The Louisiana Board of Regents has announced its proposed 2015 legislative agenda, which it will discuss at its monthly Board meeting on February 23. As might be expected, the ability for colleges and universities to raise tuition without legislative approval is being floated again, and it will sink again too.
However, as a self-described student of GRAD Act, I was struck more by the fact that the Regents are requesting more autonomy for its institutions overall. They seek “operational autonomies,” and in surprisingly strong language, “relief from unfair mandates” for its institutions.
What does the A stand for in GRAD Act? AUTONOMIES!
GRAD Act passed… twice! The original law passed in 2010 and modifications to the law in 2011.
According to Bobby Jindal:
“The GRAD Act works to answer the call from higher education for increased flexibility and autonomy needed to reform their systems and improve their outcomes for our Louisiana students. This legislation will give institutions the flexibility they asked for, while also mandating that their autonomy be directly linked to improved outcomes and more of our students graduating with degrees they need for successful careers. Through this legislation, we want to increase graduation rates for students, so they have the skills they need to compete in the 21st century workforce.”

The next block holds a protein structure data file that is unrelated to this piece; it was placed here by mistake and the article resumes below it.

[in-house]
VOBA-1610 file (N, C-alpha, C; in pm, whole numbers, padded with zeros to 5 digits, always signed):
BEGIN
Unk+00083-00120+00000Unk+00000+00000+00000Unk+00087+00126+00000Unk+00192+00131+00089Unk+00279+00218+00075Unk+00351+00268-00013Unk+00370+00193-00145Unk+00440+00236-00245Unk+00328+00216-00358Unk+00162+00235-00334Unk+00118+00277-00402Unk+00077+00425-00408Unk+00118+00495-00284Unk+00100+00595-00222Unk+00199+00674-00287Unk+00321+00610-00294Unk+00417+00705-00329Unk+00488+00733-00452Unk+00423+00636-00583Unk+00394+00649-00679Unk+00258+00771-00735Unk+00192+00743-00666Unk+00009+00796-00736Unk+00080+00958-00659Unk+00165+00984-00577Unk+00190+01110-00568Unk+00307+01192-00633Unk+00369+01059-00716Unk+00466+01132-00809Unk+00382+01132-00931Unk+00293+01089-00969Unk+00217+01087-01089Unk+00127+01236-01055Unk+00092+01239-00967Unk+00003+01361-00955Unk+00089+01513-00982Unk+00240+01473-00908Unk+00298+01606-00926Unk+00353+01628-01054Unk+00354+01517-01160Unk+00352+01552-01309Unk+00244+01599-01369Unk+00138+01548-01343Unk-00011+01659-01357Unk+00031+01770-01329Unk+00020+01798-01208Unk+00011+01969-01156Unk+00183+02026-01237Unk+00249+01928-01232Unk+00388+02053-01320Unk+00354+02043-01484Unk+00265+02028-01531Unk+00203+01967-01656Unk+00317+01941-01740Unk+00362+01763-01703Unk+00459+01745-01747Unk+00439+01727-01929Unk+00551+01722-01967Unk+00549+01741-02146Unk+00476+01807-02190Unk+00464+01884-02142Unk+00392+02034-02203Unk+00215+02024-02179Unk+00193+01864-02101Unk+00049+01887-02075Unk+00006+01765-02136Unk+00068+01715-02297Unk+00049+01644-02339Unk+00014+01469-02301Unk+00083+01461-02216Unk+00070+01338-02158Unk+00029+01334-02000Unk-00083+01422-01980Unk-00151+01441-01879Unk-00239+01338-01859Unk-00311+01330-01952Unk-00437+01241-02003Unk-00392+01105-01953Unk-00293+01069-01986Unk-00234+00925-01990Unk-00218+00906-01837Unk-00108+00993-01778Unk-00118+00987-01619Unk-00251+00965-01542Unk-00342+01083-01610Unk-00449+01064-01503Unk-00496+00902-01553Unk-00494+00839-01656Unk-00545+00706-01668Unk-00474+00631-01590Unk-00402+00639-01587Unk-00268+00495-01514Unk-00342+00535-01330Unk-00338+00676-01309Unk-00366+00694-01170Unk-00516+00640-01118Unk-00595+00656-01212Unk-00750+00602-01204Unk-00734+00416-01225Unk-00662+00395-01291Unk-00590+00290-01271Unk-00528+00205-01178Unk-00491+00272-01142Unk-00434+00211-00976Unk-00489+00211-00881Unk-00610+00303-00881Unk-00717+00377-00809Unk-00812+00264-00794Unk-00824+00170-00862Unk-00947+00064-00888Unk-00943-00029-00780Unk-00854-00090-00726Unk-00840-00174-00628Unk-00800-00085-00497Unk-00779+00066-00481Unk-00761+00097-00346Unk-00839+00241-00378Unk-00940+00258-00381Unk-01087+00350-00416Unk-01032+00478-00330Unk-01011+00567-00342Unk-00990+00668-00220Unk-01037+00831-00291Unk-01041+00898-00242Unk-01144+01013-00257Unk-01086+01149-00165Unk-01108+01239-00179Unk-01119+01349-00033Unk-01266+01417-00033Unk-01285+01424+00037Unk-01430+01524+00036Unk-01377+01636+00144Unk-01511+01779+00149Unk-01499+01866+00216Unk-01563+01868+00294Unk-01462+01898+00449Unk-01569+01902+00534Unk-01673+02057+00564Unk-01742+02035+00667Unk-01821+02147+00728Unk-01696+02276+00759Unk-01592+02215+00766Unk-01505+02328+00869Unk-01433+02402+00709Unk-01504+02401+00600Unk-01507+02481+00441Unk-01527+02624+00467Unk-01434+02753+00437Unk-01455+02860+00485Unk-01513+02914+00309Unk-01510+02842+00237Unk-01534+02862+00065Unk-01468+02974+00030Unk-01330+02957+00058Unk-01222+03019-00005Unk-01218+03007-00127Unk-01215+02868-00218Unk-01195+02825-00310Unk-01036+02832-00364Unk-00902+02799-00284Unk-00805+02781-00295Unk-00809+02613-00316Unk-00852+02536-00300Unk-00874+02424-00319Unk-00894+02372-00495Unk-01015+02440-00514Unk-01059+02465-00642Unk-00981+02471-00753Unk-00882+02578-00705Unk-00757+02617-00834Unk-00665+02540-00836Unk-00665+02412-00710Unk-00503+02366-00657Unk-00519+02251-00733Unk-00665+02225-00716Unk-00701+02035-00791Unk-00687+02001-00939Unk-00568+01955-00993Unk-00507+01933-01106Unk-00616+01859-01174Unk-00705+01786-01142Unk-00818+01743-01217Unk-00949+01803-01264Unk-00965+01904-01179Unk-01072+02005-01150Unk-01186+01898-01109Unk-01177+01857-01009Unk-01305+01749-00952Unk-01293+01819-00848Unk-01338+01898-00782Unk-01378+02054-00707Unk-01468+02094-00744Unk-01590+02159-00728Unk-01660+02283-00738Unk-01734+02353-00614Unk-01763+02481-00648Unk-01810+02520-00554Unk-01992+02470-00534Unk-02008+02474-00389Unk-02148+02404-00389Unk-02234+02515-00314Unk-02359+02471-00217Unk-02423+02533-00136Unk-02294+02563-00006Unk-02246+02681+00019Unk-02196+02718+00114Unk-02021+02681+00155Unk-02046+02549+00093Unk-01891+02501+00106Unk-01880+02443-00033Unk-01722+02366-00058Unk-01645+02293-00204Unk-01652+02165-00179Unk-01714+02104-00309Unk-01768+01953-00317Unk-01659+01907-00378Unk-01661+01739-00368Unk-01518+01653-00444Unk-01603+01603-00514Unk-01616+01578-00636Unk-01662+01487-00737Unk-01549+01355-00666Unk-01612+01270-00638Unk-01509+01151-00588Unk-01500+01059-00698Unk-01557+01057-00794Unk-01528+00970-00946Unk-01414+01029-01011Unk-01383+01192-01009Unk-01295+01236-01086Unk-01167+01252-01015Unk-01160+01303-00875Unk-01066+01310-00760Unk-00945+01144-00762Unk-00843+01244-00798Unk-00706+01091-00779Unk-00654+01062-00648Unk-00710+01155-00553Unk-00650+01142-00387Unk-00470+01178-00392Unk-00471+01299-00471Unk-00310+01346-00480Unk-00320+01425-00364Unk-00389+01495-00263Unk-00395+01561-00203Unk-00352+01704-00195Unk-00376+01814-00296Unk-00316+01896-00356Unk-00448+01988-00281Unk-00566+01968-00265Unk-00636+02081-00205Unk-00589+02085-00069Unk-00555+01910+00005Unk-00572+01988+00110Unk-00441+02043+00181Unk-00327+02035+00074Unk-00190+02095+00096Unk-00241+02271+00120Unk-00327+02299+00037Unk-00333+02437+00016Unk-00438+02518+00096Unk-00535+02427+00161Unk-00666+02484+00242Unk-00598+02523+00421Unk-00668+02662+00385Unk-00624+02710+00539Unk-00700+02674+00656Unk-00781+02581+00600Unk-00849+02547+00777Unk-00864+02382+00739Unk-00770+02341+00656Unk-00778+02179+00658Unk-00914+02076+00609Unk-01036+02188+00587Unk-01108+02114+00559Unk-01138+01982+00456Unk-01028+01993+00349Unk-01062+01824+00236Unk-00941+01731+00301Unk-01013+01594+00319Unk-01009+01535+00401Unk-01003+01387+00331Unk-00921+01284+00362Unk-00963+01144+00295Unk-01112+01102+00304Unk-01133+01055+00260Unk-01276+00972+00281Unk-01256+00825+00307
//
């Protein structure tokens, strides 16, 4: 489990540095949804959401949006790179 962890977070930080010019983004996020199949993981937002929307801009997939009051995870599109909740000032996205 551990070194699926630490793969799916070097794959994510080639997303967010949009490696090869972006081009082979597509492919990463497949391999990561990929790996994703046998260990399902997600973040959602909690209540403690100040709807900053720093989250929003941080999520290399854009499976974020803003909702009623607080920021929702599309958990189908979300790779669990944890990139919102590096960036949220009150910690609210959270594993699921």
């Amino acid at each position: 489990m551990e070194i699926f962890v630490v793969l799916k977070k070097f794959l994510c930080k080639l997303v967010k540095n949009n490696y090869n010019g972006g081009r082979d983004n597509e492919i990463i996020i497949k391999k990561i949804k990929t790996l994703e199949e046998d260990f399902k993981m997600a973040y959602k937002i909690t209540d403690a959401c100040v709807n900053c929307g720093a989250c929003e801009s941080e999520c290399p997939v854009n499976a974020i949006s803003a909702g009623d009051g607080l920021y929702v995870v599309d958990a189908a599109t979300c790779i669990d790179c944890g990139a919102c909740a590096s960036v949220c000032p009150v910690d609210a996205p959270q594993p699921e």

So, here we are going on our fifth year of GRAD Act.
The vast majority of our state’s institutions have passed their GRAD Act objectives. Despite the fact, as I discussed in an earlier post, that the GRAD Act linked admission criteria do more to keep students out of college than in college.
Where are the autonomies? We don’t need another law since SUPPOSEDLY they are in GRAD Act.
Interesting how GRAD ACT has been conveniently and selectively enforced.
Again, I am proven right. It was, and is, a Trojan horse.
The whole point of GRAD Act was to (1) keep students out of four-year universities and direct them to cheaper two year institutions (and the fact that students are going out of state is a bonus since those students don’t cost any TOPS dollars) and (2) save at least $400 million a year just on each year’s high school graduation class/incoming freshman cohort.
Not all the pretty things like increased autonomy and graduation rates. No.